Practice Insight explores concerns reported to the College that present learning opportunities for pharmacists and pharmacy technicians. This example reminds registrants that therapeutic checks must be done for every refill.
Note: While there were multiple registrants involved in the complaint below, this column will focus only on one registrant.
A Medication Error is Made Repeatedly
A complainant reported that their five-year-old child had been repeatedly provided with the wrong medication. The child was prescribed tacrolimus immediate release twice a day but was instead dispensed tacrolimus extended release twice a day. The error was not caught for several months, though it was refilled and dispensed incorrectly by different pharmacists over this course of time.
Lack of Thorough Clinical Assessment a Key Contributor
The pharmacist involved in one of the dispensing incidents indicated that they verified the refill request for the medication, noted that there were no changes to the prescription and product-checked the medication. The software at the pharmacy was set up to skip verification of the original prescription for refills, which meant that the image of the original prescription would not be provided unless the pharmacist chose to manually open it.
In reviewing the complaint, the panel of the Inquiries, Complaints and Reports Committee (ICRC) noted that while it was common for pharmacists to assume that the previous pharmacist performed correct clinical verifications, doing so can cause errors.
The panel noted that the pharmacist did not identify that the formulation was clinically inappropriate given the twice daily dosing and the patient’s age. A child is a red flag patient, and more care and attention were required.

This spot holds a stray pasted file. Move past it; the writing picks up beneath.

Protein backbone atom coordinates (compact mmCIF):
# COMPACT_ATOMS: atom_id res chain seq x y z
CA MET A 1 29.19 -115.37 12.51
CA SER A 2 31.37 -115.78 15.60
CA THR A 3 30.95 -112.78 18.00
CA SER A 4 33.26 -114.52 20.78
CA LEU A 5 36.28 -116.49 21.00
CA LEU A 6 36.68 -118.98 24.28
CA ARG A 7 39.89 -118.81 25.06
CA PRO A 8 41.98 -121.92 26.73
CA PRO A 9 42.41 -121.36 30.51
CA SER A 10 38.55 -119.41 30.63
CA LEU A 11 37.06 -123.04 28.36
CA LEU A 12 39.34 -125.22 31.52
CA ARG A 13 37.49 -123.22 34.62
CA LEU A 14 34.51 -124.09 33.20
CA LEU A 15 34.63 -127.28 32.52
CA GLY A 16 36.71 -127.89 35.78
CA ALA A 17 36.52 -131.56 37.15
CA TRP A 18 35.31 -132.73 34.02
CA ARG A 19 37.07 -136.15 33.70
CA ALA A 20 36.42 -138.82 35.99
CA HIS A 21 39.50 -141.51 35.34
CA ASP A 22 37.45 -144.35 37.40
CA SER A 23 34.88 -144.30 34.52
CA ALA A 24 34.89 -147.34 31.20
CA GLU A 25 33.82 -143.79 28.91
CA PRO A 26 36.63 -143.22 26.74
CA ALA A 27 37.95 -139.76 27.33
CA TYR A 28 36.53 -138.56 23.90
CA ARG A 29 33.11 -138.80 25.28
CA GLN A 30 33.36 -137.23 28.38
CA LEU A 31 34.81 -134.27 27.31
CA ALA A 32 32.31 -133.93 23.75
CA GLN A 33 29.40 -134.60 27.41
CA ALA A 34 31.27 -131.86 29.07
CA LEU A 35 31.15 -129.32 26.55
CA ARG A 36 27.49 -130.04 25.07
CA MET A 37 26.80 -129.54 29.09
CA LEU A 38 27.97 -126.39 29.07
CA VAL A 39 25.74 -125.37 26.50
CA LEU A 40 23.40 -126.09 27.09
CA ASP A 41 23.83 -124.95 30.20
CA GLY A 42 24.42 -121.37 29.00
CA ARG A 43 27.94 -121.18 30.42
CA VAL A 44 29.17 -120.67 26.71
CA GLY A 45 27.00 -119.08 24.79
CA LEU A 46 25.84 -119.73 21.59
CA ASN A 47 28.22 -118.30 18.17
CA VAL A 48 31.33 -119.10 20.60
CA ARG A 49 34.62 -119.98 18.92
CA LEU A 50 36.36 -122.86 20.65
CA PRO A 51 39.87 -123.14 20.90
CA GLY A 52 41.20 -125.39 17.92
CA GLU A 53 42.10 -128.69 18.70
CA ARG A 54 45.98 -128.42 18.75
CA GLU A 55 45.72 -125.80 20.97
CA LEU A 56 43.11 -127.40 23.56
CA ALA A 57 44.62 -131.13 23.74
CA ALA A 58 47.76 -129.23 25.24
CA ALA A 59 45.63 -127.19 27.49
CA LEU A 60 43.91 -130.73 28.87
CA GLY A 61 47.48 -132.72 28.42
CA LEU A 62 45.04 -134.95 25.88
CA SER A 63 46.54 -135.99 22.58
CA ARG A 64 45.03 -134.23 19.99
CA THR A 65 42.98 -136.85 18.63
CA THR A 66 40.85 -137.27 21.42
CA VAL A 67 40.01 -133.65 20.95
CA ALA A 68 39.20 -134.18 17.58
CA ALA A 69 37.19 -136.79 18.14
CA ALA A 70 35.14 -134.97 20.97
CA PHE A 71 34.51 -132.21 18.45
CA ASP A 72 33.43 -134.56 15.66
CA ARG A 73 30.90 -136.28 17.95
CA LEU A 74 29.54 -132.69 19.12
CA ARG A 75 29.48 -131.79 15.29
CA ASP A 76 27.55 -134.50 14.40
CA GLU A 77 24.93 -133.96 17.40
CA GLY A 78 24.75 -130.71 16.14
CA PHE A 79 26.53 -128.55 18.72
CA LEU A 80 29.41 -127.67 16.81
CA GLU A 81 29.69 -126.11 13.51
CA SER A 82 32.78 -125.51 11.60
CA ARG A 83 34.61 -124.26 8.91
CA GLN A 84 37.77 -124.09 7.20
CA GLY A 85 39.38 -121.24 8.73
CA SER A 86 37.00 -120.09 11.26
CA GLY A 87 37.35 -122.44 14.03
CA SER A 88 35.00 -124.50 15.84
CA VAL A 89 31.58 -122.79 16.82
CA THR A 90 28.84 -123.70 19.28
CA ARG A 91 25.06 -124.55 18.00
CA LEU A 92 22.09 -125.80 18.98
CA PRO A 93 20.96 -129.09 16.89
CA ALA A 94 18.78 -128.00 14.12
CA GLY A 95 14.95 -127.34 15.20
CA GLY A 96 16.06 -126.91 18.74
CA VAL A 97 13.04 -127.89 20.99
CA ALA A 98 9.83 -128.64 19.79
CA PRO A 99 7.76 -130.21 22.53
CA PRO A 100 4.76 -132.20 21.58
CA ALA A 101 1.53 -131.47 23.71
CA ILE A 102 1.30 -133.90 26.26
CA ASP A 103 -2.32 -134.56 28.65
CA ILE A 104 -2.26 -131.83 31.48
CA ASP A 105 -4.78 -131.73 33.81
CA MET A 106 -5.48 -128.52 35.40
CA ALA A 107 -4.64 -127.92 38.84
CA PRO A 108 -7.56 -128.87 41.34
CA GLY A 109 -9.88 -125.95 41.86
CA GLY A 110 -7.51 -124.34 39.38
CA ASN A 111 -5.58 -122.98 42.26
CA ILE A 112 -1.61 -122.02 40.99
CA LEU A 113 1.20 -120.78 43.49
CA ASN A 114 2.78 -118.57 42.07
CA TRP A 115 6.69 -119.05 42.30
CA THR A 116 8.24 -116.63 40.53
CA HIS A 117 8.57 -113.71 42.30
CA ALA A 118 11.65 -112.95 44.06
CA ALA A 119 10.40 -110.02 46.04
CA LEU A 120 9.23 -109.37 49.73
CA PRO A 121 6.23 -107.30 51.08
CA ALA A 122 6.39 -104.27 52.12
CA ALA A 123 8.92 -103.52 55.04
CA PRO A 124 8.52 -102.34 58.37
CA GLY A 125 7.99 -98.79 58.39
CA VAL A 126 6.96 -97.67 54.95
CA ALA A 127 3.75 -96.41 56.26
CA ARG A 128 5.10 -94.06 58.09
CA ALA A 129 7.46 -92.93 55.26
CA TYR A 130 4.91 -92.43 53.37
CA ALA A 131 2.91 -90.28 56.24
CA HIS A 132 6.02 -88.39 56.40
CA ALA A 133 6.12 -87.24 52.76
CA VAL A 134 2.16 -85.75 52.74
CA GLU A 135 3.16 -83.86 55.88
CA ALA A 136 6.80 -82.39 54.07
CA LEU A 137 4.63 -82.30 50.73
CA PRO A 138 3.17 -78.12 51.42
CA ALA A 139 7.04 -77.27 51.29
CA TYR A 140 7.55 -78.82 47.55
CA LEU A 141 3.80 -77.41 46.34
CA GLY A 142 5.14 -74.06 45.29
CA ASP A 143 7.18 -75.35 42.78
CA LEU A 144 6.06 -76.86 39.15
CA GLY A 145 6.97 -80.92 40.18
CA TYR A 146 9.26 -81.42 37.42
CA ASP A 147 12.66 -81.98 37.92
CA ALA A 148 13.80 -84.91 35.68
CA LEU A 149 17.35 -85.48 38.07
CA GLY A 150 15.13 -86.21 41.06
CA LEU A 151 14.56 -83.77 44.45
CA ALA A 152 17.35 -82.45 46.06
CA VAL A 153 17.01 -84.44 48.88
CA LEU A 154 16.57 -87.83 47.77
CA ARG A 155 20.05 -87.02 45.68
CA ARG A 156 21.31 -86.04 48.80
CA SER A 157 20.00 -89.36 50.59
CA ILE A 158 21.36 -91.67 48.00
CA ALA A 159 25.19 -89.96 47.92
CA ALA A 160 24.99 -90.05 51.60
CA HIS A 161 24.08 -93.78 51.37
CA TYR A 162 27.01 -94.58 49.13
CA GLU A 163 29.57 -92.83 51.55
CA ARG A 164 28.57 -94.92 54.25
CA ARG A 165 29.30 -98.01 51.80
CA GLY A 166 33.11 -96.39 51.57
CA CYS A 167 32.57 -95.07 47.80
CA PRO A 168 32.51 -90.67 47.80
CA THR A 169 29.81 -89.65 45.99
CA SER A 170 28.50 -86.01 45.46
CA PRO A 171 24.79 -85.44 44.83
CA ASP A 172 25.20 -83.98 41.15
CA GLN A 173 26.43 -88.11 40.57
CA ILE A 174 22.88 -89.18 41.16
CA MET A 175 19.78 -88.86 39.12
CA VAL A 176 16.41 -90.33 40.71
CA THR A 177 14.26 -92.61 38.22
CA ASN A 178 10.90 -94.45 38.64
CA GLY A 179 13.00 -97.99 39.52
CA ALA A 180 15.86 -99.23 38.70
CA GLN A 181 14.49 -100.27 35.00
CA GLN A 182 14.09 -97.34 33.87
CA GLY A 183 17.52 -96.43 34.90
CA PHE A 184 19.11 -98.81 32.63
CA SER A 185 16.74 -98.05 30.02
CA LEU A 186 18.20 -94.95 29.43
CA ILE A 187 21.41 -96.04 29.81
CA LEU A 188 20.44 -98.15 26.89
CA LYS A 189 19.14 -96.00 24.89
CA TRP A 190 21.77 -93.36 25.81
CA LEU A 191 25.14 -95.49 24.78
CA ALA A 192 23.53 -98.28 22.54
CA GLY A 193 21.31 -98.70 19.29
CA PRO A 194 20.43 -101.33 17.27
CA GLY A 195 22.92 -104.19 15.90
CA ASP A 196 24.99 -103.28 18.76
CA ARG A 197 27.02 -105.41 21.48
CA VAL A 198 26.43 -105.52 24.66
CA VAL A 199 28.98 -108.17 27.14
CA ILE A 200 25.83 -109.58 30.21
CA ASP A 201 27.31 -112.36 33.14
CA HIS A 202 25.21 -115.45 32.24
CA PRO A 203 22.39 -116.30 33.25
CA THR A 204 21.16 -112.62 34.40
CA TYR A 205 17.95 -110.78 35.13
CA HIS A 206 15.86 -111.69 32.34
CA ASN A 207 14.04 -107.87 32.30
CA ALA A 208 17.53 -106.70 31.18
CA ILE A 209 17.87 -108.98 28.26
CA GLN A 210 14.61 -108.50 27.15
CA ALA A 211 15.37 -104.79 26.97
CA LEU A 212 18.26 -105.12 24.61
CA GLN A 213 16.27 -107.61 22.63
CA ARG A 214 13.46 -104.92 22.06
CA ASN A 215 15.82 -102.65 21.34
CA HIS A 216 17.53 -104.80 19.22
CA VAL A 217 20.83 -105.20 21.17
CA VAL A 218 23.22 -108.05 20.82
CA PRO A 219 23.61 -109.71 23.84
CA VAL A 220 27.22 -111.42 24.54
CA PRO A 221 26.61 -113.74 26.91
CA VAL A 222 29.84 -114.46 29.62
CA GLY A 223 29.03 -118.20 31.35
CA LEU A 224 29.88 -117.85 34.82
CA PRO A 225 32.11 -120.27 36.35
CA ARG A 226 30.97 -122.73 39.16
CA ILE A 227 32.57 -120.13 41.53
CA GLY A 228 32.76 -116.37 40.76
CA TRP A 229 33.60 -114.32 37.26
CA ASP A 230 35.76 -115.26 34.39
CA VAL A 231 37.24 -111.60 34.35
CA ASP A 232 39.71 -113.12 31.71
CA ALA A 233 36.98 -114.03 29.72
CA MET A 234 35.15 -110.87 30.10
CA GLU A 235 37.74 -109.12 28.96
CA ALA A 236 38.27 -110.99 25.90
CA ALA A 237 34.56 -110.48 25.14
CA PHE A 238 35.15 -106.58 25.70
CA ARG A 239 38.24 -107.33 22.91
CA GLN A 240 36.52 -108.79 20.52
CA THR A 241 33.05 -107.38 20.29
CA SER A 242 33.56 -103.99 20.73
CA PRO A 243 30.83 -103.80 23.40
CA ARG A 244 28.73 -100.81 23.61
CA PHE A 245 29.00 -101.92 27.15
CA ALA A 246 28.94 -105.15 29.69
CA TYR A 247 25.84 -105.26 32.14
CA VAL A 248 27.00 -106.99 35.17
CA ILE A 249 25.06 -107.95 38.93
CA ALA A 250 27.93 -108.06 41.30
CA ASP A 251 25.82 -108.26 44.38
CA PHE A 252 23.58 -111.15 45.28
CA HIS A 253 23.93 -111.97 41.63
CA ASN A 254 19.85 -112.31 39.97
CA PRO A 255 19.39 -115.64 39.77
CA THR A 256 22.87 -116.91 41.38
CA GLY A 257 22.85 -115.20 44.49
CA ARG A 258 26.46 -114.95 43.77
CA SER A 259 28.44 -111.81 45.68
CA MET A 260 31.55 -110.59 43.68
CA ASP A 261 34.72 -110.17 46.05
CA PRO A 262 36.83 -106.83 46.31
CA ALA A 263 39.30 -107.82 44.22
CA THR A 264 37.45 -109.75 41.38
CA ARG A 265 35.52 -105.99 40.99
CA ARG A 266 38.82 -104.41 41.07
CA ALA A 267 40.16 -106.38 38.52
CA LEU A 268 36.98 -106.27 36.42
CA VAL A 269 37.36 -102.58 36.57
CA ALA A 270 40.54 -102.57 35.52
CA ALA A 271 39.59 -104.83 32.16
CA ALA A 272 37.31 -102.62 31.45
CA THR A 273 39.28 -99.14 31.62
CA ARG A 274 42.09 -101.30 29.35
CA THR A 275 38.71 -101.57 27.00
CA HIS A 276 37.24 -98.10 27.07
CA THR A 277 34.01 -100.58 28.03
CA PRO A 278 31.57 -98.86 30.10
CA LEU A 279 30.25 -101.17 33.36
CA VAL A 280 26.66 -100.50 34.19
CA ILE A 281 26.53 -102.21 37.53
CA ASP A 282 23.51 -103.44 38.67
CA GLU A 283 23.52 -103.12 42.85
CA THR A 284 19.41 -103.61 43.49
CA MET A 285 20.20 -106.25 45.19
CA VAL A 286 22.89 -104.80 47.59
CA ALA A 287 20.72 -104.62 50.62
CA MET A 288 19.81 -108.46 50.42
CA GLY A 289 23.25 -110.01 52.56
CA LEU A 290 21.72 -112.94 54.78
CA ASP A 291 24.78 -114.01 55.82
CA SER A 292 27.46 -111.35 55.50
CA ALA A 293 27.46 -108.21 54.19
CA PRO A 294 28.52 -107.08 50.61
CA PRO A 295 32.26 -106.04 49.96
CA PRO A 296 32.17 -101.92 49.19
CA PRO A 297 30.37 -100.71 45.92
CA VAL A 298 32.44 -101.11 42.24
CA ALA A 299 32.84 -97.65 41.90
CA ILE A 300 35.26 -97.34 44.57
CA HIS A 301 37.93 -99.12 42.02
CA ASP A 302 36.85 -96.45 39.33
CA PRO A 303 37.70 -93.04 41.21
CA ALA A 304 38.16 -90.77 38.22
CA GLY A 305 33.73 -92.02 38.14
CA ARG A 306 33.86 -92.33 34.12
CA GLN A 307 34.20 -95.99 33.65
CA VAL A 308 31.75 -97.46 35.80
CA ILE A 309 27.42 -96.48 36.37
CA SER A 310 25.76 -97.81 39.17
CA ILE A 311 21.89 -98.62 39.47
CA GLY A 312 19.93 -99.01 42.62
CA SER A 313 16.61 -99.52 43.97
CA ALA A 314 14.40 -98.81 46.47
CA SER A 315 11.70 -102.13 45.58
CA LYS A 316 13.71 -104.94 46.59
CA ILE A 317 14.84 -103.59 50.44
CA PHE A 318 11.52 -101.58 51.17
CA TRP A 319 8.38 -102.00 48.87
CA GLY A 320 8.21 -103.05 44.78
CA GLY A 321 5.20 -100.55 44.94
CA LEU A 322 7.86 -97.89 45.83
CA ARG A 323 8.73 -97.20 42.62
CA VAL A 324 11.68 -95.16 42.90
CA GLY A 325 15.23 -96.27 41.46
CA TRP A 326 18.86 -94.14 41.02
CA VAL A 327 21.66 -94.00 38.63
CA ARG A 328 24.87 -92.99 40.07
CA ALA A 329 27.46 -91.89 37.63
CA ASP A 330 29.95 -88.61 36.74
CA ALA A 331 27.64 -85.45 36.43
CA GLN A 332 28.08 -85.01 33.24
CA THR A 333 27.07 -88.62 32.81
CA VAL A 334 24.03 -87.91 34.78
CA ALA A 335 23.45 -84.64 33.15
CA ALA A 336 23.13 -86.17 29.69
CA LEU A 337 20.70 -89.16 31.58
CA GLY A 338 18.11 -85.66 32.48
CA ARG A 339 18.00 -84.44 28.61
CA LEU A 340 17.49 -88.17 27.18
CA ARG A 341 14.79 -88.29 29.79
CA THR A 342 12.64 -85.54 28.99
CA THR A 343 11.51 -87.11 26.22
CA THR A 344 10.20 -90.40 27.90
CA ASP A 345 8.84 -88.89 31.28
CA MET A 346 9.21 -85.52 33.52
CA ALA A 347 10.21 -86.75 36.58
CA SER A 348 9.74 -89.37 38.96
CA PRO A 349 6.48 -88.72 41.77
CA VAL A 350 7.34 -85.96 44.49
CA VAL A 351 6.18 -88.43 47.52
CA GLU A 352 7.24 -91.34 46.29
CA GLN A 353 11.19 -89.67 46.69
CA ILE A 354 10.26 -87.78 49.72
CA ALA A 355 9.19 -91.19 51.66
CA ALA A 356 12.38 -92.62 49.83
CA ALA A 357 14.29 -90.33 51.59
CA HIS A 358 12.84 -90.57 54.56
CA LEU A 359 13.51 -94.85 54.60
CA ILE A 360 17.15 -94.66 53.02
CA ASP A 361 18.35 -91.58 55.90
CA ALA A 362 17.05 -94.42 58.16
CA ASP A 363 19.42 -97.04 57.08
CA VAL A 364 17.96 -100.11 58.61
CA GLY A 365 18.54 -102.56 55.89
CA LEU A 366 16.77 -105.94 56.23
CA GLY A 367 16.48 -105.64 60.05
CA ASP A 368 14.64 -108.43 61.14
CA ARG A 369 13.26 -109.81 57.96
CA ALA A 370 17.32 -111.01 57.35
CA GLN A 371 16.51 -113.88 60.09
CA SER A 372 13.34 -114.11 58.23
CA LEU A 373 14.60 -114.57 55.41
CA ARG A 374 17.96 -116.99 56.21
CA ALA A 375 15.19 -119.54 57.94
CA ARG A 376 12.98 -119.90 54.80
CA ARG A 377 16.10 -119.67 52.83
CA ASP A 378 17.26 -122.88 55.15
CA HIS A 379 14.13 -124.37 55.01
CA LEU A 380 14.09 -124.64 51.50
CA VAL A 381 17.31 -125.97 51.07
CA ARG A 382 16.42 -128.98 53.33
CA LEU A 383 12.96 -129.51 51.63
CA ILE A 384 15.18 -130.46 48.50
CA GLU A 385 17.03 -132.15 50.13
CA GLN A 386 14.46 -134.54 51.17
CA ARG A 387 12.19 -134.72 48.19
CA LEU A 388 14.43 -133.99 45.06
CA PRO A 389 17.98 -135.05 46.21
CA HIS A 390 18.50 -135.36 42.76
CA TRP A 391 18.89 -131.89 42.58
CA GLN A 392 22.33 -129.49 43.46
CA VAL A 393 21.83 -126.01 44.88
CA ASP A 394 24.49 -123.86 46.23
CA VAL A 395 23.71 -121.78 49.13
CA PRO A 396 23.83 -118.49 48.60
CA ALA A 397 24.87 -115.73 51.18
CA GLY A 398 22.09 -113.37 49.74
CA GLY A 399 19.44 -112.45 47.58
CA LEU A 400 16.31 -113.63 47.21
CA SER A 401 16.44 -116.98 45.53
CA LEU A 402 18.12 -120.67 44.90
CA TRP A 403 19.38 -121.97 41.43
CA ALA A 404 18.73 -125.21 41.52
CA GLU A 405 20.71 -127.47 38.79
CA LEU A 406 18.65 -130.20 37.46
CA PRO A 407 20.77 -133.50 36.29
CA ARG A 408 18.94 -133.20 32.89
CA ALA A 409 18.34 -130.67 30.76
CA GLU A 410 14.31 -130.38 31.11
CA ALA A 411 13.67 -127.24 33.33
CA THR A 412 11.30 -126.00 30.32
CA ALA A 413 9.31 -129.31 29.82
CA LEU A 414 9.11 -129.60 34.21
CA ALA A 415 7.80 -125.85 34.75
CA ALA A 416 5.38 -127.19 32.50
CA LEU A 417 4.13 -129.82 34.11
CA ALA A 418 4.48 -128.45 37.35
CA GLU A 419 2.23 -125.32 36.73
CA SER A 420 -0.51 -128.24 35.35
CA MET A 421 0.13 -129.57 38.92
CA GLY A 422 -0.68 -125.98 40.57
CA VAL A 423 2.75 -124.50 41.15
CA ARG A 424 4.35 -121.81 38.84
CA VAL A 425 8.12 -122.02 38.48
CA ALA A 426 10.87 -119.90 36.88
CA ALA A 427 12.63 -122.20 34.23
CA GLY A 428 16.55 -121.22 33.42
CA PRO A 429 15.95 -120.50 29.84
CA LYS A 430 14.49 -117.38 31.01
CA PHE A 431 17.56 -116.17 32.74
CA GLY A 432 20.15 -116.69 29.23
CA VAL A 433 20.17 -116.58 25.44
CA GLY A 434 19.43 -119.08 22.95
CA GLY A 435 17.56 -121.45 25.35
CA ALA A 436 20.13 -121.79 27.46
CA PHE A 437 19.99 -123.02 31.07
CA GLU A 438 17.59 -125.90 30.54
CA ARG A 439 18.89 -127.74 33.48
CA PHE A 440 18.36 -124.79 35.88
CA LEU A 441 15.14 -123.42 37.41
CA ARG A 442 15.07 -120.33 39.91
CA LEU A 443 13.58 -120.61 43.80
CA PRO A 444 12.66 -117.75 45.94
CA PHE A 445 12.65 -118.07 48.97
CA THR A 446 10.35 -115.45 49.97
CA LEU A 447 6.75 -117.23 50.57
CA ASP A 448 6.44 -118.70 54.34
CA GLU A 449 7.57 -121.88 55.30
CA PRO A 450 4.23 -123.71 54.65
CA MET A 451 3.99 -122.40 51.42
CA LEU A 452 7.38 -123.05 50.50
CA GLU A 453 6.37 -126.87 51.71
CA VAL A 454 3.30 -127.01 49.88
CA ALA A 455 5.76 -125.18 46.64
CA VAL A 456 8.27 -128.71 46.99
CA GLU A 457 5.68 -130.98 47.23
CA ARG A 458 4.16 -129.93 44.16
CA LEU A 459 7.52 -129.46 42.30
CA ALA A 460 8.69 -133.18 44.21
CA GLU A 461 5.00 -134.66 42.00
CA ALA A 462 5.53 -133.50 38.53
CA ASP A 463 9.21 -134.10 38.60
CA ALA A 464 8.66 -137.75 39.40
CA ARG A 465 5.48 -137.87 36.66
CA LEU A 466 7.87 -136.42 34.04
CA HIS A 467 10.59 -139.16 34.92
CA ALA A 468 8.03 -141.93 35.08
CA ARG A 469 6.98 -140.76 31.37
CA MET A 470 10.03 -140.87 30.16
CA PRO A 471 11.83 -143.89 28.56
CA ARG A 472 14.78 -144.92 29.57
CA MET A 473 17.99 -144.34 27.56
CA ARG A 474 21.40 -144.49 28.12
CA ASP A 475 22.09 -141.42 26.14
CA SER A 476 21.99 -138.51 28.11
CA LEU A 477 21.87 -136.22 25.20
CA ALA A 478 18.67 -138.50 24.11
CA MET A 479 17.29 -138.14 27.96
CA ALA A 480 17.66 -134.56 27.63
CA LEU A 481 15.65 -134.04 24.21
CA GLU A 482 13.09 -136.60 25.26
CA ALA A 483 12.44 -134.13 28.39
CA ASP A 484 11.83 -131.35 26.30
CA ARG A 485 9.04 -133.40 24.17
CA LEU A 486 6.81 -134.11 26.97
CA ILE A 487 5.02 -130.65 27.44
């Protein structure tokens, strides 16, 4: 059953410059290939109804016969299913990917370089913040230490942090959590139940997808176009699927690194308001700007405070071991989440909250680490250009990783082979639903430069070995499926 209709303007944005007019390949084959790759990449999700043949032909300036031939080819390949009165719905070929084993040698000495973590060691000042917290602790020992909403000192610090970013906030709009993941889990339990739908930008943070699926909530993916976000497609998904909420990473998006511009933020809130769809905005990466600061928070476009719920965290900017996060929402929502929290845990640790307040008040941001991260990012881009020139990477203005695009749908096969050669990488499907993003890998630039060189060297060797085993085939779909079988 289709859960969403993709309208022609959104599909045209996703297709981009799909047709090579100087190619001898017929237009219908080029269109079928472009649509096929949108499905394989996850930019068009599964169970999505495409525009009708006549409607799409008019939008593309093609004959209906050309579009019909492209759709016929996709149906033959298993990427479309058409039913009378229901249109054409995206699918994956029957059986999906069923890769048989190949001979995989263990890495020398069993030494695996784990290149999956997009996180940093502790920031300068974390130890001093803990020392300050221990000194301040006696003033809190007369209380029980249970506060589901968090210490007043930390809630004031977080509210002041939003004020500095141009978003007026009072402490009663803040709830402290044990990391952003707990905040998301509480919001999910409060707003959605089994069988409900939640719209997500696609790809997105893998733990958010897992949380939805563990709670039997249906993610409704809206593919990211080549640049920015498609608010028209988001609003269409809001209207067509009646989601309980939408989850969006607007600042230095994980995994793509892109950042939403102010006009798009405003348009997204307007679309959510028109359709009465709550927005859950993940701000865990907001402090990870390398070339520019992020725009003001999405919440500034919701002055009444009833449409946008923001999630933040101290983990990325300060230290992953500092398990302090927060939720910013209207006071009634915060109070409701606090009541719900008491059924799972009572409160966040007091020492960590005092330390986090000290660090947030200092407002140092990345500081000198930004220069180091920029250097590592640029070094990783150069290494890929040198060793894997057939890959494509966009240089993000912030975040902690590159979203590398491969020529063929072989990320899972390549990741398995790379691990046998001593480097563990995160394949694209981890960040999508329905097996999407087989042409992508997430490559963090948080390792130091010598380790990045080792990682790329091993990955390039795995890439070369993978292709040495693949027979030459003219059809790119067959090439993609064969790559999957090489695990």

The panel emphasized that the registrant should have performed a thorough clinical assessment, which is the expectation for all prescriptions, including refills.
The pharmacist was required to complete the Patient Assessment: An Integral Part of Pharmacy Practice course to assist them to better assess prescriptions and patients.
Learnings for Registrants
- A therapeutic check is required before releasing a prescription to a patient, including for refills. It is the pharmacist’s responsibility to determine the medication’s appropriateness for the patient before dispensing.
- Trust in the care provided by colleagues and other healthcare providers must be balanced with critical evaluation. Avoid making assumptions that there is no problem with the therapy because other pharmacists have previously dispensed the same prescription and the patient has not raised any concerns. All registrants should also be aware of the potential for confirmation bias, which is the tendency to see what you expect to see or are familiar with.
- Vulnerable or complex patients require additional care and attention. The Code of Ethics requires that pharmacy professionals must be diligent in identifying and responding to red flag situations, which could be in relation to a patient’s age, circumstances, or medical conditions.
- Comprehensive assessments support good patient care. Patient assessments contribute to optimized patient care and help reduce patient harm by identifying drug related problems. The Pharmacy Connection article The Importance of Patient Assessment provides tips on what to consider when assessing patients for refill prescriptions.
- Automated processes should be assessed to determine whether they are appropriate. Many software systems provide pre-set processes to enable the efficient processing of prescriptions. However, pharmacy teams should assess and determine whether there are modifications to be made to ensure patients are provided with the correct medications. Pharmacy practice management systems must be capable of displaying the content of a prescription as it was received by the pharmacy.